Now it’s always an honor to talk to a group like this, because my client base is 70:30. 70% of the people come to me after the fact. Act of violence has already happened to them, or a family member, or they narrowly escaped a potentially bad situation. So they’re searching for information. The other 30% that come to me have never had that happen to them. They’ve never had to deal with violence. They sought it out for self protection reasons. There’s all sorts reasons, but it’s great to get groups like that. I’m hoping the majority of you are in that 30%, because if you come to me after the fact, I can’t undo that. I can give you good knowledge, but I can’t undo it.
The more I can educate people on the realities of violence the less likely you are, once you have that information, to you put yourself in those situations. Anything you can avoid, you will avoid. But in order to do this we’re going to have to bear with some uncomfortable truths. Where do you look for useful information? Is it the combat sports, martial arts, some of the traditional areas that we’re looking at? I wish that was the case.
Unfortunately, when it comes to the tool of violence, the best information comes from the worst people in society. The majority of them reside in our prison systems. There violence is currency. It’s how they derive their power. So they have to be very specific in how they use it, and they have to be very good at it.
The other part that you have to understand about these people, the vast majority of them – I mean vast majority of them have zero training in combat sports and martial arts. Zero training in combat sports, and martial arts, yet they are, by far, the best at being able to kill with their bare hands or improvised tools. Why? It’s because they’re not trying to compete. They’re just trying to injure.
You have to look at competition. Does this mean that competitive athletes, martial artists, and combat sports athletes are not capable? No, that’s not true at all. I’m a huge fan of combat sports. I’m a huge fan of the martial arts. I come from that. But there are realities you have to look at. If you look at the biggest martial arts event that we current have right now is the UFC. Last time I looked at the UFC there were 31 rules, 31 rules in the UFC. Twenty seven of those rules prohibit injury to the human body. Twenty seven of the 31 rules. Why is that? Because it’s a competition. A competition is to pit skill against skill. Athletes train to be incredibly – just incredible athletes and incredible competitors. But competition is not going to do well, if [there are] injuries in the game. It’s not designed for that.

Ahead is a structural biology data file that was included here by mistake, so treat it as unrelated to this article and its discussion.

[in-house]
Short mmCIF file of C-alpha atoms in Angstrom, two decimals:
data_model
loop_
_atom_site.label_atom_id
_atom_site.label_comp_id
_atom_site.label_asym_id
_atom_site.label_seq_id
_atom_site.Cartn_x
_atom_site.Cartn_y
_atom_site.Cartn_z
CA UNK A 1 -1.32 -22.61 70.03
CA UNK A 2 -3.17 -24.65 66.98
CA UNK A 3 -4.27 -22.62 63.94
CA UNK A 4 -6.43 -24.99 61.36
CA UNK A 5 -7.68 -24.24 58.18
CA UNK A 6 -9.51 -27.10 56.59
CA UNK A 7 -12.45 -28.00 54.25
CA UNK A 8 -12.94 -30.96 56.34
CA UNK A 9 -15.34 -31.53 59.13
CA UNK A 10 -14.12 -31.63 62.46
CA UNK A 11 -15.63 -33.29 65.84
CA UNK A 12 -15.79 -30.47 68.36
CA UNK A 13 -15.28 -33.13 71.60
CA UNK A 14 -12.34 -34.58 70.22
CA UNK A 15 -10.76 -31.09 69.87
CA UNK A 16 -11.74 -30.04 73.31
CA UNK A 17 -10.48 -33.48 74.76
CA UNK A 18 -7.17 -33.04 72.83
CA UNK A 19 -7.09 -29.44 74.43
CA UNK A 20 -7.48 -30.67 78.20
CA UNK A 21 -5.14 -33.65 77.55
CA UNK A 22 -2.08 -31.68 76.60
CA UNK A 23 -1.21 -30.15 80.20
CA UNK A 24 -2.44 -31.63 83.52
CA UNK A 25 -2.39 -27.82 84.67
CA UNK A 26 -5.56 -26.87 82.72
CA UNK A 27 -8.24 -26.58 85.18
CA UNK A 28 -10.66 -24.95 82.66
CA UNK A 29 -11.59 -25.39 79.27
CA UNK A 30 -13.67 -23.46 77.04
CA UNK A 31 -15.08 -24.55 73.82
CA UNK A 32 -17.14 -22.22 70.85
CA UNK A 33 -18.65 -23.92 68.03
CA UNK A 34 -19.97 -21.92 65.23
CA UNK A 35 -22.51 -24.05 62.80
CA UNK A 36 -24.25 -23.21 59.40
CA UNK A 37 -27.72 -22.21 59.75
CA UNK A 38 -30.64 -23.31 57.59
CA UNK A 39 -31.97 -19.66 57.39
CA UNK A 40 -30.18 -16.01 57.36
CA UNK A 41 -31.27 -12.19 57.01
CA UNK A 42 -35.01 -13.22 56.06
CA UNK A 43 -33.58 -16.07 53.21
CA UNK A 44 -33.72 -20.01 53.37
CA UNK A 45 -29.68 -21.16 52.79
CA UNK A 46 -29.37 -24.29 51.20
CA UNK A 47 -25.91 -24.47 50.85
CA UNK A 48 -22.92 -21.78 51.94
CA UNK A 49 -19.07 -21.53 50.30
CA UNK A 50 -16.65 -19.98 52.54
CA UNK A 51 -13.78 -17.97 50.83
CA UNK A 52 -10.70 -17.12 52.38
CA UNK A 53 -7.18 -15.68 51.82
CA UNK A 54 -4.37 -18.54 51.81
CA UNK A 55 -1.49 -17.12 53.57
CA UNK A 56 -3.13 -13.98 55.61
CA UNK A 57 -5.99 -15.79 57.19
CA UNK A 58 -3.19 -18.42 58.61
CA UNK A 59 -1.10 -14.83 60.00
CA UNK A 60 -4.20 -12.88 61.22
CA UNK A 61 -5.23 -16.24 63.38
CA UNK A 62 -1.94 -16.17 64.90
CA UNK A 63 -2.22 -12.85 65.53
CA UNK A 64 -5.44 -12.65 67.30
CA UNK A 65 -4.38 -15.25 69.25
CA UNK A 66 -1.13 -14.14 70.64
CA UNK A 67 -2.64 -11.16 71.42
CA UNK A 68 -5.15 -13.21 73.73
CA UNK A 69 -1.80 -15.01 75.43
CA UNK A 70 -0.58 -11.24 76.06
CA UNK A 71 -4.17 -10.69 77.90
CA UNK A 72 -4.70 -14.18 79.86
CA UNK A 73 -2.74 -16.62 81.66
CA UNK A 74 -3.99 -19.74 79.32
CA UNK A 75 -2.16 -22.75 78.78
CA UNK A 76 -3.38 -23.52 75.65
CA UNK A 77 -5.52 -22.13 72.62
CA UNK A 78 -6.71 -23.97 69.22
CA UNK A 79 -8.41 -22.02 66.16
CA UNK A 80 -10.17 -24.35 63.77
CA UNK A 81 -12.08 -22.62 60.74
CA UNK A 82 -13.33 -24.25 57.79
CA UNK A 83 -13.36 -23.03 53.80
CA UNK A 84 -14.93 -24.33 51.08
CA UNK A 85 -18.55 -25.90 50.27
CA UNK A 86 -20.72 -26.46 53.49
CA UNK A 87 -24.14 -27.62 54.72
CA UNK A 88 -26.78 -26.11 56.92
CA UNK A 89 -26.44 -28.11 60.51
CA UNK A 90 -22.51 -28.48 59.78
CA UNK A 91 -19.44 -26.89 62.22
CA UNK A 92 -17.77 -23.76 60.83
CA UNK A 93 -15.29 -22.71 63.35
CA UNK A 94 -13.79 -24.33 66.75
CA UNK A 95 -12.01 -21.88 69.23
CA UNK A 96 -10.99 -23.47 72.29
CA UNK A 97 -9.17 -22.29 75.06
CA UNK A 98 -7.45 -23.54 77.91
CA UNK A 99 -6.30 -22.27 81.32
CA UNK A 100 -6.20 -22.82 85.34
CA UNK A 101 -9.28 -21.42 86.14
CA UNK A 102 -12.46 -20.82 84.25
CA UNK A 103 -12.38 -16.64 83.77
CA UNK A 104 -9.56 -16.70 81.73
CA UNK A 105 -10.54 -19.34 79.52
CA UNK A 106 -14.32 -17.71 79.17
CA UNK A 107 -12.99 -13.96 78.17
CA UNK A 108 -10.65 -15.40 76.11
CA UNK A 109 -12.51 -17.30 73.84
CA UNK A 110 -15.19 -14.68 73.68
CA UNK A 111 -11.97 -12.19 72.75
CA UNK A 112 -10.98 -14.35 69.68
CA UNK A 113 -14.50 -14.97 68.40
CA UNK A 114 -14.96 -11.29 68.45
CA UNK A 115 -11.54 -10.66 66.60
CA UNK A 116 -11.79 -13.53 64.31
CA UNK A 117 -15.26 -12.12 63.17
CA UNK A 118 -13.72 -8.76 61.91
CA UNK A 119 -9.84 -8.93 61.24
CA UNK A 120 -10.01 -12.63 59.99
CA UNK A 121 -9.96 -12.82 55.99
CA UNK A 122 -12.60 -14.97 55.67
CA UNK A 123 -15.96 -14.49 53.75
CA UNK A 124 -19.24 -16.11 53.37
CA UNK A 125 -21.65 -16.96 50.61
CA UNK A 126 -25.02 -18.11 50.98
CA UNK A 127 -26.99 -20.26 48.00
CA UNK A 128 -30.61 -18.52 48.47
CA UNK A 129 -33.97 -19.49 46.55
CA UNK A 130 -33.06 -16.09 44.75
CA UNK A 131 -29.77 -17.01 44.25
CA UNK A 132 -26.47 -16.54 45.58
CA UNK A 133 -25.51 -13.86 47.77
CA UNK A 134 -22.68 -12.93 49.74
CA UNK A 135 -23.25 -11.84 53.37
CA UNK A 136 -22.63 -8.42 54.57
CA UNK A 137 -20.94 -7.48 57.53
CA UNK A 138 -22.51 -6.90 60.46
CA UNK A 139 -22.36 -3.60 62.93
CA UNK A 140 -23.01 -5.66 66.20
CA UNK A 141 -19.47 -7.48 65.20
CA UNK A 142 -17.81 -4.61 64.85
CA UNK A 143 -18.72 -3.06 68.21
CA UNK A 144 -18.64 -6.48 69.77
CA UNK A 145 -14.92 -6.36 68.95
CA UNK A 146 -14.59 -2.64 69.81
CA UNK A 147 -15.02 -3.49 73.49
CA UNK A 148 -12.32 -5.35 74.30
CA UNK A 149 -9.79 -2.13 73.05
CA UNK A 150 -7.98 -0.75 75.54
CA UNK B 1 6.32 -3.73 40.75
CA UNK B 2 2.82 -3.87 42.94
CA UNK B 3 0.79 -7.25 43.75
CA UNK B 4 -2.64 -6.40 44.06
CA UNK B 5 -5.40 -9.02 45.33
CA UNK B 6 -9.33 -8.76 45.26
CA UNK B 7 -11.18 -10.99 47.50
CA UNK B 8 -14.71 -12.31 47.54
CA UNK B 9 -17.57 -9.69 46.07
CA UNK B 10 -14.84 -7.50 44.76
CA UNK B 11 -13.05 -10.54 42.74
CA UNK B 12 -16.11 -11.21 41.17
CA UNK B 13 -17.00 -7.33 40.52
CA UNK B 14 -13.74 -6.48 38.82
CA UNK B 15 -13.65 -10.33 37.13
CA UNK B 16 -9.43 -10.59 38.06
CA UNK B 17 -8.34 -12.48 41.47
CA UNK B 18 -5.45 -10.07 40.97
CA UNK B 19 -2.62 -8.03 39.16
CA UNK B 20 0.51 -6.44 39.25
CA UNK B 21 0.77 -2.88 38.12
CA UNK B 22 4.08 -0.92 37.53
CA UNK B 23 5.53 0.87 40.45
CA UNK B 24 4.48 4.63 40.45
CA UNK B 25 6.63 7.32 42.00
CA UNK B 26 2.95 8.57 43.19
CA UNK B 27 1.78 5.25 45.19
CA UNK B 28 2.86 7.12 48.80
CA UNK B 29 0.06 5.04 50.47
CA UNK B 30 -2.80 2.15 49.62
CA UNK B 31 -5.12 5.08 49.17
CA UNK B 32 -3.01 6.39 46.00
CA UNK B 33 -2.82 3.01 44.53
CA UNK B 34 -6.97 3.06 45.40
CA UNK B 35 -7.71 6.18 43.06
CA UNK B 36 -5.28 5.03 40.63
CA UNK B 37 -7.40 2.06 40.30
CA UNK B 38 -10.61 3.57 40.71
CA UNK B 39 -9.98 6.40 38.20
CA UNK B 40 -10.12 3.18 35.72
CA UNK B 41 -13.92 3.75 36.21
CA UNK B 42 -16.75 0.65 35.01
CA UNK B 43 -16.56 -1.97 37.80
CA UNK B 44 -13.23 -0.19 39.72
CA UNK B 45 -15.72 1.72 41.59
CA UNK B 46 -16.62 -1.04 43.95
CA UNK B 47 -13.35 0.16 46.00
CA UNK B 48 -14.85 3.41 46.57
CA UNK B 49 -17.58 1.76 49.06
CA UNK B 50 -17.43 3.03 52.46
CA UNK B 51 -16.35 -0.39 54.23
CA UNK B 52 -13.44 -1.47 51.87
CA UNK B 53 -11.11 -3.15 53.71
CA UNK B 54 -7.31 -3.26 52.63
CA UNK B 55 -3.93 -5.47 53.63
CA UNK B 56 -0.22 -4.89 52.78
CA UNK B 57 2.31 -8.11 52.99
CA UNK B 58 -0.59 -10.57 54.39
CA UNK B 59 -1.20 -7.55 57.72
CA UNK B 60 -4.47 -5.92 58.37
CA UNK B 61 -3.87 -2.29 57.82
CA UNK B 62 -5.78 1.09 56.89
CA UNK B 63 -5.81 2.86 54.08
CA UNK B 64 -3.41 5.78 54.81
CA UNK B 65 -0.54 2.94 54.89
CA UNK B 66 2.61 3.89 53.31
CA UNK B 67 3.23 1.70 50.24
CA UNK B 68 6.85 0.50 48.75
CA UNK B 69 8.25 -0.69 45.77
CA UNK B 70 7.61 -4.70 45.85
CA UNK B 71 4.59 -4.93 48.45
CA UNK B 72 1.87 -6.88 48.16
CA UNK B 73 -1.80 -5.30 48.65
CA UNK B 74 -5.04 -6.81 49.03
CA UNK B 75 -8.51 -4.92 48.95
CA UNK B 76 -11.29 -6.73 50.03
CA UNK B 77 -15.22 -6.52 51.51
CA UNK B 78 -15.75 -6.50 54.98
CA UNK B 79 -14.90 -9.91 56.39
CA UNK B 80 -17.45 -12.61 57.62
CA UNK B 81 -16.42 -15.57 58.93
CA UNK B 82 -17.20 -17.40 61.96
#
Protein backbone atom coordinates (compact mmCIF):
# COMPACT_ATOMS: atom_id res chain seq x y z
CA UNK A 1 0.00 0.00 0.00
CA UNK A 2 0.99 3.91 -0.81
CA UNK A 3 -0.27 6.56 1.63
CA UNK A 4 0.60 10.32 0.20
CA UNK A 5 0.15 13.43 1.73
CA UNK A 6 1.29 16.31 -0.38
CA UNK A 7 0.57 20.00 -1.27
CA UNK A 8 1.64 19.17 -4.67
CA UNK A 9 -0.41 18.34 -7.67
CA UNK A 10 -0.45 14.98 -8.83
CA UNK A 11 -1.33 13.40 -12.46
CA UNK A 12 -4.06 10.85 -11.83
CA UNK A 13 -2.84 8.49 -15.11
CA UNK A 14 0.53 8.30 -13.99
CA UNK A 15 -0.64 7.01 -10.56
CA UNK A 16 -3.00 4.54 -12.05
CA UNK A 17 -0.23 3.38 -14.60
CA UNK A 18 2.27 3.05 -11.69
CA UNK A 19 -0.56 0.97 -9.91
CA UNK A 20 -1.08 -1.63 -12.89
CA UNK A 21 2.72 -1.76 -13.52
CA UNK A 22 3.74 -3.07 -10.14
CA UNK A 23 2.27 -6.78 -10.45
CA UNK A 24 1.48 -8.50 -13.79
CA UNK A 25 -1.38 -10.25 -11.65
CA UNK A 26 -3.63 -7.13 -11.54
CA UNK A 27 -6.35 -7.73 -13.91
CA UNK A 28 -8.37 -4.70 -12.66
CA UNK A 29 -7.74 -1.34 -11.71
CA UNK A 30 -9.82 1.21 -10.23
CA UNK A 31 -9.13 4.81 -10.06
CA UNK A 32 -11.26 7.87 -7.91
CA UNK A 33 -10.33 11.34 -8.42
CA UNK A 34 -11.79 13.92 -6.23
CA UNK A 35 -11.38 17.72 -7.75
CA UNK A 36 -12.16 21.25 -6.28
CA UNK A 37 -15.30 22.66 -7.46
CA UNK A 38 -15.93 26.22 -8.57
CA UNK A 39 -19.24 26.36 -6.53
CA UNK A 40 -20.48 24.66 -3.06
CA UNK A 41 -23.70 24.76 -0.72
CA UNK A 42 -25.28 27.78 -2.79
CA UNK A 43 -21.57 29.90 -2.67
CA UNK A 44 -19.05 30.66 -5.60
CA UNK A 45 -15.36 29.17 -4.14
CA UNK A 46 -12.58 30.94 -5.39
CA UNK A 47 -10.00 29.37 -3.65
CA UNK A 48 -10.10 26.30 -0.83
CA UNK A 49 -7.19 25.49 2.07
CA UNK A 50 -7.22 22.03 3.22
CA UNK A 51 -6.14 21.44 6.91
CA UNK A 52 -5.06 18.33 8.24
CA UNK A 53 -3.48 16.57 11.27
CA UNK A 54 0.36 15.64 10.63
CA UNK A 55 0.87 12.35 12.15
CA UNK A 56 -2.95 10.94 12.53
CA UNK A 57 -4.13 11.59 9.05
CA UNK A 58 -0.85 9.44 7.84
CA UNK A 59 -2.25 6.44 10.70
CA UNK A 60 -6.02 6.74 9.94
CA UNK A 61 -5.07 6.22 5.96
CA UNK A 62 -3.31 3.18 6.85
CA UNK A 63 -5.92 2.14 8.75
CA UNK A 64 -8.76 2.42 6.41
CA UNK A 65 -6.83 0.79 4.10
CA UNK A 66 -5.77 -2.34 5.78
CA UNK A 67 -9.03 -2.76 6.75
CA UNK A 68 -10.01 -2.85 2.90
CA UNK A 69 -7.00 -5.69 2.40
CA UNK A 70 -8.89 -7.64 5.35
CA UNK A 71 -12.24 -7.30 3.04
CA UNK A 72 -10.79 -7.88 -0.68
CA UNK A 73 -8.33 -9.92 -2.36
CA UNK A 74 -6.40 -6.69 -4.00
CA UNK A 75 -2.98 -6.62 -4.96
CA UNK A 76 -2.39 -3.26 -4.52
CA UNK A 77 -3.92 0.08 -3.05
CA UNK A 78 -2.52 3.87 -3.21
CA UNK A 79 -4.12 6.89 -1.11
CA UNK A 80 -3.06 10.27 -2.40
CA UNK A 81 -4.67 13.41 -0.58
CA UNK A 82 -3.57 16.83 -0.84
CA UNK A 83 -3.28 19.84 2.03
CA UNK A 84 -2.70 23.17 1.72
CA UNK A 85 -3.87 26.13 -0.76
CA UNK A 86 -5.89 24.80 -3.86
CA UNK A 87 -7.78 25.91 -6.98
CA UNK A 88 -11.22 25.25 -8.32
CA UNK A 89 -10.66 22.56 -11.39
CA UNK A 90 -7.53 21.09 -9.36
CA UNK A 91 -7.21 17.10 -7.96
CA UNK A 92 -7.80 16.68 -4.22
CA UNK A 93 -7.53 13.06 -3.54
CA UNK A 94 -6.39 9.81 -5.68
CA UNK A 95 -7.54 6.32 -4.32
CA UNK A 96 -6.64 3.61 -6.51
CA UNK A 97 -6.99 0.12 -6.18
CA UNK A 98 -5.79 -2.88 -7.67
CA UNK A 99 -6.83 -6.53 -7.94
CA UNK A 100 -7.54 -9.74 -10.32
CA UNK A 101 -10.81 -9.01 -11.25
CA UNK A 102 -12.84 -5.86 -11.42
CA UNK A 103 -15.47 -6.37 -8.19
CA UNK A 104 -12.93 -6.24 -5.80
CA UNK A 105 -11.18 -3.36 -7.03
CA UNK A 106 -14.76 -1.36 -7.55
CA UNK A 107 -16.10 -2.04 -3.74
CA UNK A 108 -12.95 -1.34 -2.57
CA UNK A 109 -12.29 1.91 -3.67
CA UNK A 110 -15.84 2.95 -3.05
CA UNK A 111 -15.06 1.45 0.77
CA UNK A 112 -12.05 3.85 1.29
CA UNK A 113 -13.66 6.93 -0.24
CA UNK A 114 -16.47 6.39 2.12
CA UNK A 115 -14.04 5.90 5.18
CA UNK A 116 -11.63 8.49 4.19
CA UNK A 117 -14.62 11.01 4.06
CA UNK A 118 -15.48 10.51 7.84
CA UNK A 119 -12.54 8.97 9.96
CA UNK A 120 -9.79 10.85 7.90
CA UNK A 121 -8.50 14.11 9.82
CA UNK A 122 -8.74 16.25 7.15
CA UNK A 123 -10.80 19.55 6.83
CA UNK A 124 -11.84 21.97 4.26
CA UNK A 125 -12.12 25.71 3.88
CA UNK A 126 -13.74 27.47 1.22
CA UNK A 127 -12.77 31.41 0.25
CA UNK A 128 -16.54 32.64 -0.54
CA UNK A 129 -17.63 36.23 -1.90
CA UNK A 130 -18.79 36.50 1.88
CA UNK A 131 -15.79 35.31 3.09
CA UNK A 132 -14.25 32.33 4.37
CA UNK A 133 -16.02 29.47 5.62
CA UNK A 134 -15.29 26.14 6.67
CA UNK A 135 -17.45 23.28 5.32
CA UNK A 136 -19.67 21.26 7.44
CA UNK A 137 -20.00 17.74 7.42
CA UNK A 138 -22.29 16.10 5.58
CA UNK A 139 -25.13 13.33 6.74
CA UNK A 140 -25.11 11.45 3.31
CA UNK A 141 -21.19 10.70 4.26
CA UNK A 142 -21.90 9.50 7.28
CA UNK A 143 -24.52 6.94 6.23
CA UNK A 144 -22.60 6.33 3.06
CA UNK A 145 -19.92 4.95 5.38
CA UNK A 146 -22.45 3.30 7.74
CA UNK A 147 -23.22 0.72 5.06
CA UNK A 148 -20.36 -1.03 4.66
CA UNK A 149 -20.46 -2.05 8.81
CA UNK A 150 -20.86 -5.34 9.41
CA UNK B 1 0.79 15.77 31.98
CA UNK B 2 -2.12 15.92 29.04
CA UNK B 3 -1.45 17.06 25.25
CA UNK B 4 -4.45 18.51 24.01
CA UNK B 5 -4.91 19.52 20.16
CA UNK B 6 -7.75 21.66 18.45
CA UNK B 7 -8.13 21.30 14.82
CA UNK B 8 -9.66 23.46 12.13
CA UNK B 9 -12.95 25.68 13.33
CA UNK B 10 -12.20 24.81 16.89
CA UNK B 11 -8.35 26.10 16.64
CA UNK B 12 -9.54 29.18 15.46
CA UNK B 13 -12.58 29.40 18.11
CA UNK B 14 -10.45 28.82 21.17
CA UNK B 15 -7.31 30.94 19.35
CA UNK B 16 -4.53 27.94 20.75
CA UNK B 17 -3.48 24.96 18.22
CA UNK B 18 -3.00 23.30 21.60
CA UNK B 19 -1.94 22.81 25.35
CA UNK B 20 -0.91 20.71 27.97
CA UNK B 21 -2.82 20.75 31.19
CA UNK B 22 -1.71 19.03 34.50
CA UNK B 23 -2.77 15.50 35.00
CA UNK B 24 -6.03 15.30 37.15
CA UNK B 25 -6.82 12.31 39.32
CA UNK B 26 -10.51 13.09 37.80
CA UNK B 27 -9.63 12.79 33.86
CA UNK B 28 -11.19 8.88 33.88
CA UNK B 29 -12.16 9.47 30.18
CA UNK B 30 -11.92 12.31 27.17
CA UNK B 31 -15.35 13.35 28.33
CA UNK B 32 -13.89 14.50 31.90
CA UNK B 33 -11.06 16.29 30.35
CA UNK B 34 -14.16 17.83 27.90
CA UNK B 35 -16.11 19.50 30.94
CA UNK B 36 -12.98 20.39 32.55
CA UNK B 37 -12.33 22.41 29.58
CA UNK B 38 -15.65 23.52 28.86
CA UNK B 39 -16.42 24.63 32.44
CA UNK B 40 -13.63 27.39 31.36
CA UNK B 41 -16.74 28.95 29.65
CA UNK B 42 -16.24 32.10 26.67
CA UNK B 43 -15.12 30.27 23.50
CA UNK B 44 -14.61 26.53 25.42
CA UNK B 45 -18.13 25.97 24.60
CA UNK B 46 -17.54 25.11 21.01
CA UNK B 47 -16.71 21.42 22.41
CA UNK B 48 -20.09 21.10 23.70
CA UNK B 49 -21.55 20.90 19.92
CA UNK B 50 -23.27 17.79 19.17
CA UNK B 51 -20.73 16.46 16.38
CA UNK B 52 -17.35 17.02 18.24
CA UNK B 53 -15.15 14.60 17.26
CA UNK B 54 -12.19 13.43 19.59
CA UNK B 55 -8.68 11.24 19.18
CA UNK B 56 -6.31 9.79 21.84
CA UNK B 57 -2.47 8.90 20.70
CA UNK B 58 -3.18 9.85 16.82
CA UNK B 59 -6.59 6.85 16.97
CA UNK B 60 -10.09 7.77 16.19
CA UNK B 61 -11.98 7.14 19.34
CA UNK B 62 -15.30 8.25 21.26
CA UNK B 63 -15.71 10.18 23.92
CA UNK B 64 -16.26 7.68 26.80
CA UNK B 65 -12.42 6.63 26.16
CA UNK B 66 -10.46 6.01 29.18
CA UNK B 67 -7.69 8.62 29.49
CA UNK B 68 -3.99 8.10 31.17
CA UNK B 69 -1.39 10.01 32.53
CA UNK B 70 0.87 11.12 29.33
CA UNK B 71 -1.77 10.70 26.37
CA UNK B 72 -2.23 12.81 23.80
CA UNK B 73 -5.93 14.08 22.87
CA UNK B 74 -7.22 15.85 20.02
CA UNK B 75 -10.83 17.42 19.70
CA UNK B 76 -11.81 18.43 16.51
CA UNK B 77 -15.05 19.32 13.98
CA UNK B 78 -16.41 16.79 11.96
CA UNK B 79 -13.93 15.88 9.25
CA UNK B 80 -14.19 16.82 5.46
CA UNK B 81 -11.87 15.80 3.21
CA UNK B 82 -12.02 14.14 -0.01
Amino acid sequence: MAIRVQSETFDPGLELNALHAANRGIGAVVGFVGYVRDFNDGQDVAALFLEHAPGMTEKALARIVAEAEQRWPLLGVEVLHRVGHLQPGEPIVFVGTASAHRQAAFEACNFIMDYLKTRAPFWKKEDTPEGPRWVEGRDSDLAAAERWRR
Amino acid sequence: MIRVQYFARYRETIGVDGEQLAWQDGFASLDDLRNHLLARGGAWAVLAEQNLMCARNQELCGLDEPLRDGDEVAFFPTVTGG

And the problem is, as good as the competition guys are — and they are some amazing athletes — they face the same threat that you and I face, and that is a criminal that’s going to go straight to destruction, straight to injury, and when you see injuries in combat sports, when you see by accident somebody gets their ankle broken or something like that, you’ll notice the competition is over at that point. That person is fully focused on their injury.
Injury has no place in competition. It just doesn’t. It’s not why we do it. It’s not why we do competition. Competition is skill against skill. You have a ring, a referee, and rules. Imagine if a competitor, just out of the blue, jumped up, and was just frustrated that he was losing, and decided just to gauge the other competitor’s eye. We’d be horrified by that. Gauging somebody’s eye out. Horrific! When would that ever, ever be useful information to us? When would we ever need to know information like that? How could ever justify it?
I mean if we just tried it out in court: “Your honor, I was at a parking lot waiting for this guy to pull out, and as soon as I was going to go into my parking space somebody just came right in and grabbed my space. I got out of my car, I was so mad, ran over to that driver, threw him against the car, and gauged his eye out.”
“Your honor, I was at the club having a drink with my friends. This guy knocks into me, looks at me, and laughs at me. He tells me that I’m too fat to wear skinny jeans. I threw my drink down, grabbed him, threw him on the bar, and I gauged his eye out.”
“Your honor, he came in through the restaurant, and he shot 3 people next to me. I saw that he dropped down to do a reload. I was scared, I had no idea what I could do, but I had to do something. I knew I could close the distance. I ran over and knocked him to the ground. The first thing I saw was his eye. I gauged his eye, and prevented him from continuing the shooting.”